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Wednesday, May 31, 2006

Losing My Accent

Learning a second language is one of the most difficult things I've ever done. It's frustrating and humiliating, and the more you learn, the more you realize how little you know. Sometimes, you just want to give up. But we put forth the effort in order that we might be able to share our lives with the people of the places we've moved to. If only recognizing the importance of language learning was enough to, you know, speak it.

I used to like the television show "Alias." The main character, Syndey Bristow, was the best secret-agent ever. She was sort of a cross between James Bond and Lara Croft. I watched faithfully through the first season. I was half-way through season two when someone asked me what the show was about. "Well, there's this college-student-by-day, undercover-super-agent-by-night whose dad is a double agent but she doesn't know it and whose mom was a double agent for the KGB but her dad didn't know it, and her dad's best friend is the villain posing as a good guy, until they introduce her long-lost sister." I was overcome with how ridiculous it sounded as I spoke. After that, I never watched the show again.

The worst thing about the show wasn't the spy family, triple-agent, gadget-for-everything, plot, it was the fact that no matter what obscure country Sydney found herself in, she spoke the local language perfectly. Chinese. Tagalog. Welsh. She spoke them so well that not even the local bad guys could tell she was a foreigner. Stealth-ninja swordplay skills I'll buy, but fluency in fifty languages is just too unrealistic for me.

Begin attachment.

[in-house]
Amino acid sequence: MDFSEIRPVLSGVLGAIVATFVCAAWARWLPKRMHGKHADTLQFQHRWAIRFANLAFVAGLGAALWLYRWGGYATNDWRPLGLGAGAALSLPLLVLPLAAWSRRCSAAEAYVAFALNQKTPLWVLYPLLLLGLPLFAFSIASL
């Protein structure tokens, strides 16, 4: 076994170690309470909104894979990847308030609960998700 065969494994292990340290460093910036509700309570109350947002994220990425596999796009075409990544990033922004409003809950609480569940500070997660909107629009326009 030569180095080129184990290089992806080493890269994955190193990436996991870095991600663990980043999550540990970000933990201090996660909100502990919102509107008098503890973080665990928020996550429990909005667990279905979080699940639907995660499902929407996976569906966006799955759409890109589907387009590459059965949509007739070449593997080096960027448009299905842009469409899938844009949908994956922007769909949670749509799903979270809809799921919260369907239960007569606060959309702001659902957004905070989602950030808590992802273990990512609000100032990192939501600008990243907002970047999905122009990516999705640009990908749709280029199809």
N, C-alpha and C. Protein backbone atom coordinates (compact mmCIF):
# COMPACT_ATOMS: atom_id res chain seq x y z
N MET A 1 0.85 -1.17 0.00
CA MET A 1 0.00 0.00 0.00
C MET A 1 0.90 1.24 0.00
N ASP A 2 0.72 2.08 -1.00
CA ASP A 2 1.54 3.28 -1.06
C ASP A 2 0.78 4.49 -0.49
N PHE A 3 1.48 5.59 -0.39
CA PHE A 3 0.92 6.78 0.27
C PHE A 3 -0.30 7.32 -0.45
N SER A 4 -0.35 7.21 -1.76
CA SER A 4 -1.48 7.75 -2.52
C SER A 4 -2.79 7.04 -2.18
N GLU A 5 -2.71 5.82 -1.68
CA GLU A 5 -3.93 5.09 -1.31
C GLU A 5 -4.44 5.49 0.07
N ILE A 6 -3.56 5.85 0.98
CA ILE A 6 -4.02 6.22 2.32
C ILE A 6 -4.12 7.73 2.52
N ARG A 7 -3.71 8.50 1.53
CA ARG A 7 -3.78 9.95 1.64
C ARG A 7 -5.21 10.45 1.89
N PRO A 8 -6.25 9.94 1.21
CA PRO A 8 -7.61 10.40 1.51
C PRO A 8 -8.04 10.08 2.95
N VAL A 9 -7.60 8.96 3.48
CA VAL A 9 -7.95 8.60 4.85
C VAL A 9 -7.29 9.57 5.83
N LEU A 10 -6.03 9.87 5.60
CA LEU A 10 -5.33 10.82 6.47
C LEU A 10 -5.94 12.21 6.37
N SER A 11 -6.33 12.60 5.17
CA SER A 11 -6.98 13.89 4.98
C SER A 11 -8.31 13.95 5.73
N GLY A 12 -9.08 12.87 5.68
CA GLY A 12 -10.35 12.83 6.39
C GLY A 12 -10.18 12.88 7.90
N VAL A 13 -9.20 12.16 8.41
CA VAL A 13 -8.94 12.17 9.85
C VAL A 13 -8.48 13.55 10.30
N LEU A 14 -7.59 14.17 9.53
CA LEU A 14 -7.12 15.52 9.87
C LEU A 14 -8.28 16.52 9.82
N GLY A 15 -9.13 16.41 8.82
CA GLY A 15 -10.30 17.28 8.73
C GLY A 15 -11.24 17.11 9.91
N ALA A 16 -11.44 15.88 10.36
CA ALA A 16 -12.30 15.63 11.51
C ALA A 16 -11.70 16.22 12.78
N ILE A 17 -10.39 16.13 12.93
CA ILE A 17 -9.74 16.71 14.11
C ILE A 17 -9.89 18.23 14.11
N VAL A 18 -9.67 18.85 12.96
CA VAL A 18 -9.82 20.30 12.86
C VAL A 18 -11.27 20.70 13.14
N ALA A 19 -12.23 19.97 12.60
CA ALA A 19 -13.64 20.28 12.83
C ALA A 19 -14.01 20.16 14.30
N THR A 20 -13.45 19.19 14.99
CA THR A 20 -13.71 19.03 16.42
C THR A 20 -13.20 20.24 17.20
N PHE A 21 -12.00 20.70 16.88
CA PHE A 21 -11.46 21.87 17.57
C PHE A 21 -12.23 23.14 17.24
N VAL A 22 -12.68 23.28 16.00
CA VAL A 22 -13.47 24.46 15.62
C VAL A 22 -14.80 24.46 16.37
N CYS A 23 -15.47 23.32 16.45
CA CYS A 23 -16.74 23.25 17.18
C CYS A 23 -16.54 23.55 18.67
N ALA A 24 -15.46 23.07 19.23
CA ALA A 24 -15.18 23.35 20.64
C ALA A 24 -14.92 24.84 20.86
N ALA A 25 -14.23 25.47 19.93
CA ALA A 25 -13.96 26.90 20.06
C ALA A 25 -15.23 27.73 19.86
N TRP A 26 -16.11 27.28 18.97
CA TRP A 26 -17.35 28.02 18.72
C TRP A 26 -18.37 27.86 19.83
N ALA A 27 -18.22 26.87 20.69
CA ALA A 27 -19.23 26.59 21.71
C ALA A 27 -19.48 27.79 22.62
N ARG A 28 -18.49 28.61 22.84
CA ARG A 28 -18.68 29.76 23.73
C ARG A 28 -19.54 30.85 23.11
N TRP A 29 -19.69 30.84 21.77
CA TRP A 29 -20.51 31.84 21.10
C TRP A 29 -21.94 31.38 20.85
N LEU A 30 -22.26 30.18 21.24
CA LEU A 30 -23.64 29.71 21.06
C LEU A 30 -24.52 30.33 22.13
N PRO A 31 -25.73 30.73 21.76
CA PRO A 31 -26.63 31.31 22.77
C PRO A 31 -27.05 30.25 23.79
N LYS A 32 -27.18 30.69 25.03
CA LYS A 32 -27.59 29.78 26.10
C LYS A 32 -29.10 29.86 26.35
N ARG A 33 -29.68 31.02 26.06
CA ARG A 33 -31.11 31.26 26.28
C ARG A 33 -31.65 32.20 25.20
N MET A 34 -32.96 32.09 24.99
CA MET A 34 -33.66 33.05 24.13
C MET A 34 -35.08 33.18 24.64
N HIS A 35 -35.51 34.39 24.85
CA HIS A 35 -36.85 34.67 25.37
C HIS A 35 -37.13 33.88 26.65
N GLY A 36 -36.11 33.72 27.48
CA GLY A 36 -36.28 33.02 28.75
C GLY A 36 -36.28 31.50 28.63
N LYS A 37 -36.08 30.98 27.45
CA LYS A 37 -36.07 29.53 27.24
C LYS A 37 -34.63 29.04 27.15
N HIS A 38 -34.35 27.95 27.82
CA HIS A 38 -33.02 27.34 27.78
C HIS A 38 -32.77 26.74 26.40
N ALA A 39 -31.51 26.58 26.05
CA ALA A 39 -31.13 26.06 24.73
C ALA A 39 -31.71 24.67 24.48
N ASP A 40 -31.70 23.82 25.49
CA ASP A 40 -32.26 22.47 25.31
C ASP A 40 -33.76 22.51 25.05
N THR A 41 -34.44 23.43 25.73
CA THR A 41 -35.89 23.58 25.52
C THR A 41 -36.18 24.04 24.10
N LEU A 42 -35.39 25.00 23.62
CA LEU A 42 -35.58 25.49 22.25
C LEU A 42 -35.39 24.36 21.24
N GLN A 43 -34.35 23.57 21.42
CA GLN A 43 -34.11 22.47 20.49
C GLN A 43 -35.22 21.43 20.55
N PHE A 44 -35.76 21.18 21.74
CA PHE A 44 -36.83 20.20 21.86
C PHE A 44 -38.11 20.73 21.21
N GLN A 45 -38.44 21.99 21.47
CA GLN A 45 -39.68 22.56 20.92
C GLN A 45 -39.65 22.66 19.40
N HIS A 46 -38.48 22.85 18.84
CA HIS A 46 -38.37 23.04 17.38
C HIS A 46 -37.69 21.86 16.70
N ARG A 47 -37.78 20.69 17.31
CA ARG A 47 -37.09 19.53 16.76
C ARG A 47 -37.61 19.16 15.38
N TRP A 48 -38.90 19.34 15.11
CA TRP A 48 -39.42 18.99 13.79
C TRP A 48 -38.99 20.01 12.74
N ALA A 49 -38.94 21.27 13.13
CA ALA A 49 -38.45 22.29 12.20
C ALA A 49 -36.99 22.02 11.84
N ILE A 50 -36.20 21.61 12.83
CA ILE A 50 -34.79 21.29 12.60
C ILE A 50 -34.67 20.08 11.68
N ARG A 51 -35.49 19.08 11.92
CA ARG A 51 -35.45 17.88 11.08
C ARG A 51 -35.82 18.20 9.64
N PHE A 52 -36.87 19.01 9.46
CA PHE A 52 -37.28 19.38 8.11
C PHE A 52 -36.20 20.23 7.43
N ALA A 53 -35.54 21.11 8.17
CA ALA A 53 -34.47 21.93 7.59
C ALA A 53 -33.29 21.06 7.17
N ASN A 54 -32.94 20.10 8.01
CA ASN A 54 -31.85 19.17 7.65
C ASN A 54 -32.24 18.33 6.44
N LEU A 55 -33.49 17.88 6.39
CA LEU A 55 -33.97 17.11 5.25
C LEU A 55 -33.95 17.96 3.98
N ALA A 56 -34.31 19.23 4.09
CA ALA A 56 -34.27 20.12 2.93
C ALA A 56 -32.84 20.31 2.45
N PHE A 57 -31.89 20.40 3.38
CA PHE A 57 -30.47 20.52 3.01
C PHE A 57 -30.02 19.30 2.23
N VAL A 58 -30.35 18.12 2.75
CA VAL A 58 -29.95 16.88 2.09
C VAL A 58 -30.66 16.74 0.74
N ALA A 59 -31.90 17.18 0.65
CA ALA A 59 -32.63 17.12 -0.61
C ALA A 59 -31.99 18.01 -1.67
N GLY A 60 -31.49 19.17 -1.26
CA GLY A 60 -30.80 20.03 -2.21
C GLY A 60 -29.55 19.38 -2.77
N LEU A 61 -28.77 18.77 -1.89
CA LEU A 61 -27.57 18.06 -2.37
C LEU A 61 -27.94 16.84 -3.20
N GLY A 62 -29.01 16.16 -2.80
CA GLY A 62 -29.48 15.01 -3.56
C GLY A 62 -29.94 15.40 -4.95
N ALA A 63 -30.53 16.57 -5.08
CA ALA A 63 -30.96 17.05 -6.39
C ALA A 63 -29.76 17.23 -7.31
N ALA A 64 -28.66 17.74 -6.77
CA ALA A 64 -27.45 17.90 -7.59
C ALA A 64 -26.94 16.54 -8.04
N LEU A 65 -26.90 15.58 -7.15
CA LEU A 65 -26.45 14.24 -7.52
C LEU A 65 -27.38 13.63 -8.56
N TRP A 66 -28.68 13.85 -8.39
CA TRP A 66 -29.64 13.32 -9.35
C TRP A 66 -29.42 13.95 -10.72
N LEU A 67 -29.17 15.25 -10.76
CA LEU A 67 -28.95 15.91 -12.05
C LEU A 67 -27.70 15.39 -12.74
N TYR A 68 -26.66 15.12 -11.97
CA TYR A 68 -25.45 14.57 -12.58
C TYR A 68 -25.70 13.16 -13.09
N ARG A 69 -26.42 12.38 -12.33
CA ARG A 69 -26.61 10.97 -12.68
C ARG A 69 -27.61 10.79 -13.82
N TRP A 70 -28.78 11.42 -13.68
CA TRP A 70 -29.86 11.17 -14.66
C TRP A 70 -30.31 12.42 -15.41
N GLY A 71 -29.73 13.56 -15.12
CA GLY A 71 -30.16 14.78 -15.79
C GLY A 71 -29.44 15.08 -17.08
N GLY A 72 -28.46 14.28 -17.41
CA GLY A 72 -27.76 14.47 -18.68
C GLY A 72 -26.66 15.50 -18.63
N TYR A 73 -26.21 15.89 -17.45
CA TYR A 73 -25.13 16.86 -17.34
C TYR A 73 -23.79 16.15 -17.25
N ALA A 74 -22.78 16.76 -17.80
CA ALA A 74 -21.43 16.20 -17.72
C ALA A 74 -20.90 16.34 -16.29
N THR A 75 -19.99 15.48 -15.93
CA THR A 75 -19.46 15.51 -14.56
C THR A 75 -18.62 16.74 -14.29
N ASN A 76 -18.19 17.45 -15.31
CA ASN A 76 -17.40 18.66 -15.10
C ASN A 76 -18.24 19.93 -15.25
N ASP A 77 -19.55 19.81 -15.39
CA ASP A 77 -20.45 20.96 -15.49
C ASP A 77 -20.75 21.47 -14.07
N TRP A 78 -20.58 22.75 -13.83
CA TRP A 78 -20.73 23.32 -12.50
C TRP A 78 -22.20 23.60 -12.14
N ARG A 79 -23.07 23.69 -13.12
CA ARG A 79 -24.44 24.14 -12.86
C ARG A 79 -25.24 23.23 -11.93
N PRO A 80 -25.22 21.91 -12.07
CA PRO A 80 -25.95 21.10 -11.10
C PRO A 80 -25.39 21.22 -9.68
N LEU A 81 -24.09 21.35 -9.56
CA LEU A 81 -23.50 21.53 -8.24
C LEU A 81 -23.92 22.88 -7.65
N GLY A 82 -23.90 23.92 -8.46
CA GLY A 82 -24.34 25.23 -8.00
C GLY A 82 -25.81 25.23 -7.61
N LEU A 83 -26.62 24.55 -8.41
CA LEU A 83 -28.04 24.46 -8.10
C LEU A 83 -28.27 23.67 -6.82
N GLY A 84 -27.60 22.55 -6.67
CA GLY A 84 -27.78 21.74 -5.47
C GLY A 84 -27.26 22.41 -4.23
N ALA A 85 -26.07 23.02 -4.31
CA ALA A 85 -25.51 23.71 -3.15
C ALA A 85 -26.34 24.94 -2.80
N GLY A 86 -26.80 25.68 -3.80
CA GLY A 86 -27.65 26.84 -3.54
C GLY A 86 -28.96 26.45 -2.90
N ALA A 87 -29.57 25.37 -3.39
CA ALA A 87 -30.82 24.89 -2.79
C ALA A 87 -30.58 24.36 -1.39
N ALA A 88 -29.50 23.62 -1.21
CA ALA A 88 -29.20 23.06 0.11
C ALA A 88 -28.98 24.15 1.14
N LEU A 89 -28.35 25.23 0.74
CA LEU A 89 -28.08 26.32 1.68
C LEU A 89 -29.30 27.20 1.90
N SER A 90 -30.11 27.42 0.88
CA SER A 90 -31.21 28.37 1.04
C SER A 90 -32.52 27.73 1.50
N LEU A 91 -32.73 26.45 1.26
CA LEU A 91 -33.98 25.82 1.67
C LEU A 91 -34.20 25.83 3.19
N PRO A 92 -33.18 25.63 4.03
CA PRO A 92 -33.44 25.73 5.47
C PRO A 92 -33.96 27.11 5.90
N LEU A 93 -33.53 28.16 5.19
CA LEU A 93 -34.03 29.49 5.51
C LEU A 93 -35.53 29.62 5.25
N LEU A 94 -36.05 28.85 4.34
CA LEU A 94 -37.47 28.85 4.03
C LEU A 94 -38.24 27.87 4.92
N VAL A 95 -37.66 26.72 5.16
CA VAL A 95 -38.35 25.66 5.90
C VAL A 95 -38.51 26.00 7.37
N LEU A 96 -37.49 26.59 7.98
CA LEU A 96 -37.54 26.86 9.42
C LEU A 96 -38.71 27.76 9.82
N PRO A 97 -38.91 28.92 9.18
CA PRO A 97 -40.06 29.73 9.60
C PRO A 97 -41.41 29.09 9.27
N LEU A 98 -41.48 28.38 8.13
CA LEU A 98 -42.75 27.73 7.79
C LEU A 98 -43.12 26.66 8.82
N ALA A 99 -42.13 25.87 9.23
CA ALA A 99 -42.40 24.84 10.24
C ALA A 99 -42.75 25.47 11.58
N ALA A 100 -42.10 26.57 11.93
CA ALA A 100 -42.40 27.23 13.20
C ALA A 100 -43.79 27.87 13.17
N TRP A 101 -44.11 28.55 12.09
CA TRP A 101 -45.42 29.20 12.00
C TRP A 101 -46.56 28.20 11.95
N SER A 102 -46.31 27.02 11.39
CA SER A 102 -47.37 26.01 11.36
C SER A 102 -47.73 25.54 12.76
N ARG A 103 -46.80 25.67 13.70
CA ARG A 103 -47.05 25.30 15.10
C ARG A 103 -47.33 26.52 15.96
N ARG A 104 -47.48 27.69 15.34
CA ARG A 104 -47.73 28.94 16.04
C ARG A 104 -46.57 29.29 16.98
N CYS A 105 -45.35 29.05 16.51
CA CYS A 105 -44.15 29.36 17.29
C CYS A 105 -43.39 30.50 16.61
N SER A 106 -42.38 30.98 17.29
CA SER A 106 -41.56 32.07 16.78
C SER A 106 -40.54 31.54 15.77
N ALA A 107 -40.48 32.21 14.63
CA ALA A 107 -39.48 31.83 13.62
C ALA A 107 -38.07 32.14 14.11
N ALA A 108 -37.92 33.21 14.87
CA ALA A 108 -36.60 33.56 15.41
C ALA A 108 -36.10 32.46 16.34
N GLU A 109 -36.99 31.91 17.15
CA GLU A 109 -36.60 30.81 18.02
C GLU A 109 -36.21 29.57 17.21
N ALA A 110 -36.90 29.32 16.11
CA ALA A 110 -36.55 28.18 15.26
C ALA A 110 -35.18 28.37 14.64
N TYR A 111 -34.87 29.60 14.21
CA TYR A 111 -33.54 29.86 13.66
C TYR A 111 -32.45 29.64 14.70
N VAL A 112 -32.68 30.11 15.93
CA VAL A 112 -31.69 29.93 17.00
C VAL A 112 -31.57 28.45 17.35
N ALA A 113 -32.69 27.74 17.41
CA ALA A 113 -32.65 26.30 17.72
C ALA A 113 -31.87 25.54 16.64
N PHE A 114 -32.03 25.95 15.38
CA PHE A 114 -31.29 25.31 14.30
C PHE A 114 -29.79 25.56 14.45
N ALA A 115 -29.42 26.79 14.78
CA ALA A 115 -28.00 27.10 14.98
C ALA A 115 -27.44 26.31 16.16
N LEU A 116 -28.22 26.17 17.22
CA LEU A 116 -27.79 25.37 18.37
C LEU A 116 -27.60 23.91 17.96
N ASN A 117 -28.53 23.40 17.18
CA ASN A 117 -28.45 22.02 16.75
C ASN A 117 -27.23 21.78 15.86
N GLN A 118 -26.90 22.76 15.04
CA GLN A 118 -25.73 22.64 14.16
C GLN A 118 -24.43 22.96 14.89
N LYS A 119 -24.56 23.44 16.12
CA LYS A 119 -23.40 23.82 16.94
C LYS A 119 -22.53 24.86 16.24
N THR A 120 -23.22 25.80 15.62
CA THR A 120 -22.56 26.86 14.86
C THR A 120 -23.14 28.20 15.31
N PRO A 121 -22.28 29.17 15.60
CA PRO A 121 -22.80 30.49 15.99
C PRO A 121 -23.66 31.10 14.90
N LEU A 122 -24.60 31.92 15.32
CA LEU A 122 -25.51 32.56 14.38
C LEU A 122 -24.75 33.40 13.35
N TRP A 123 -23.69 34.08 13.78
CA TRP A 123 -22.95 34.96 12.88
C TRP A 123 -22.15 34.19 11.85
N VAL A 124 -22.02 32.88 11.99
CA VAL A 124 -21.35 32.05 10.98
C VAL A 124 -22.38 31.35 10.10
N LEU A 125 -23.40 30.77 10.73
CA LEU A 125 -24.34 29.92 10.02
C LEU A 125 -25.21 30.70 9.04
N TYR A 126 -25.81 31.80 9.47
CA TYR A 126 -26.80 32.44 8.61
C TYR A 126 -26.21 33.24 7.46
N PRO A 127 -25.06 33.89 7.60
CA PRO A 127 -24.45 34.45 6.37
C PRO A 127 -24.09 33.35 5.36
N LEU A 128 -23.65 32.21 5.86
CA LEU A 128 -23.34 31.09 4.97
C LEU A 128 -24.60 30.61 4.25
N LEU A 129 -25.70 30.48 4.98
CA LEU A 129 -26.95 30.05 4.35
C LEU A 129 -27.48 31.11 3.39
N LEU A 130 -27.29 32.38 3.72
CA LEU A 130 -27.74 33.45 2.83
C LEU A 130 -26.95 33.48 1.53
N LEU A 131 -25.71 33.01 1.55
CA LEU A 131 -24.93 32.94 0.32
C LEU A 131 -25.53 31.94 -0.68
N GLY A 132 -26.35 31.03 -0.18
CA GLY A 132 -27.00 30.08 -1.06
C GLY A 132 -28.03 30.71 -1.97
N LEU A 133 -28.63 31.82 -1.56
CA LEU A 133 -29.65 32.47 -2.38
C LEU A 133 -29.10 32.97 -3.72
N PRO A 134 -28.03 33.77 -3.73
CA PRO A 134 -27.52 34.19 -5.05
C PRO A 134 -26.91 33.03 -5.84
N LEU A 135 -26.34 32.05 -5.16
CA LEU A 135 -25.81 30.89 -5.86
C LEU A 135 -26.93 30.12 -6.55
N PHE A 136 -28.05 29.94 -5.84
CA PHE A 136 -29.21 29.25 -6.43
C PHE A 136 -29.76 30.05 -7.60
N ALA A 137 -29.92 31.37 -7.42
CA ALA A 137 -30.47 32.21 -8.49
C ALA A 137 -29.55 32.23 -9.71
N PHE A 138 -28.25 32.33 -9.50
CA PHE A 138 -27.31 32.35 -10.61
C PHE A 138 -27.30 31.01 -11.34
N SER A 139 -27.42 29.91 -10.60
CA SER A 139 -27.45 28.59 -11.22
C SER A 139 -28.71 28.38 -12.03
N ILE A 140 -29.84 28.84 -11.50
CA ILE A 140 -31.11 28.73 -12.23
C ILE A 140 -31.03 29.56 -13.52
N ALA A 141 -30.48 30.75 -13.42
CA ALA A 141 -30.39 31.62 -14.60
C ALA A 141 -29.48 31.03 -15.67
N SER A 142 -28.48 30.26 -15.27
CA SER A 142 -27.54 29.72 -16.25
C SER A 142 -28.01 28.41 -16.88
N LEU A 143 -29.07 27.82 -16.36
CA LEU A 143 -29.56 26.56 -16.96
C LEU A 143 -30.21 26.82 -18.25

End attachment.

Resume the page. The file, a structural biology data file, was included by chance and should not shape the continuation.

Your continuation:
Which brings me to I asked a friend who is a church planter in the UK about this a few weeks ago. Maybe he'll post his response in a comment, but really can't get past this. We've got people on the field who speak the national language very well. They've been around a while, they can do everything they need to do and say anything they might need to say in the language. But they have accents. Strong ones. They butcher the language with the typical American "R's" and lazy vowels. In the phone, no one mistakes them for nationals. In person, the listener still has to contort his face as he strains to understand. So my question is this: Do our personnel working in English-speaking contexts take on the local accent?

For me, the accent is the key to true cultural relevance. Think of it this way, if I were to speak with a guy in London, he'd surely notice my American accent. But after a couple years of living in Covent Garden, I'd surely be able to put on a pretty good English accent for my friend. Not that I'd be able to pass for a Brit, but I bet he wouldn't say, "Hey, you're putting on an English accent." No. I'm pretty sure he'd say something like, "Hey, you're losing your American accent."

I'm sure there are probably all sorts of ministry applications to the idea of losing our accents. To me, it just reminds me that there is more than just a language barrier between me and the people to whom I minister. It makes me want to live in such a way that the people around me start to say: "Hey, the longer you're here, the less your faith seems foreign to me."

8 comments:

Local foreigner said...

Amazing how the locals can peg you in an instant, too. My wife went out to meet the chimmney sweep, and said one word: "Hallo" (spoken in her best dialect, she's actually got a pretty good mimicry of the local dialect going). All the other locals greet each other with "Hallo" (or Soli, or sometimes a quick 'Tag).

The sweep stopped in his tracks and said ... haltingly ... in English "my English is not so good".

Pfingston is tomorrow - Pentacost - we're praying for a similar event to take place in our town!

Brittany said...

It's a perplexing problem because I've found that some cultures actually get offended if you try to immitate their accent. In Uganda, the nationals speak English with a lovely lilting, sing-song cadence to their words. Yet when an American attempts to do the same, the nationals feel as though you are disparaging their English and are in essence saying, "You can't understand 'normal' English well enough for me to speak with my normal accent, so I'm going to try to speak like you so you can understand me."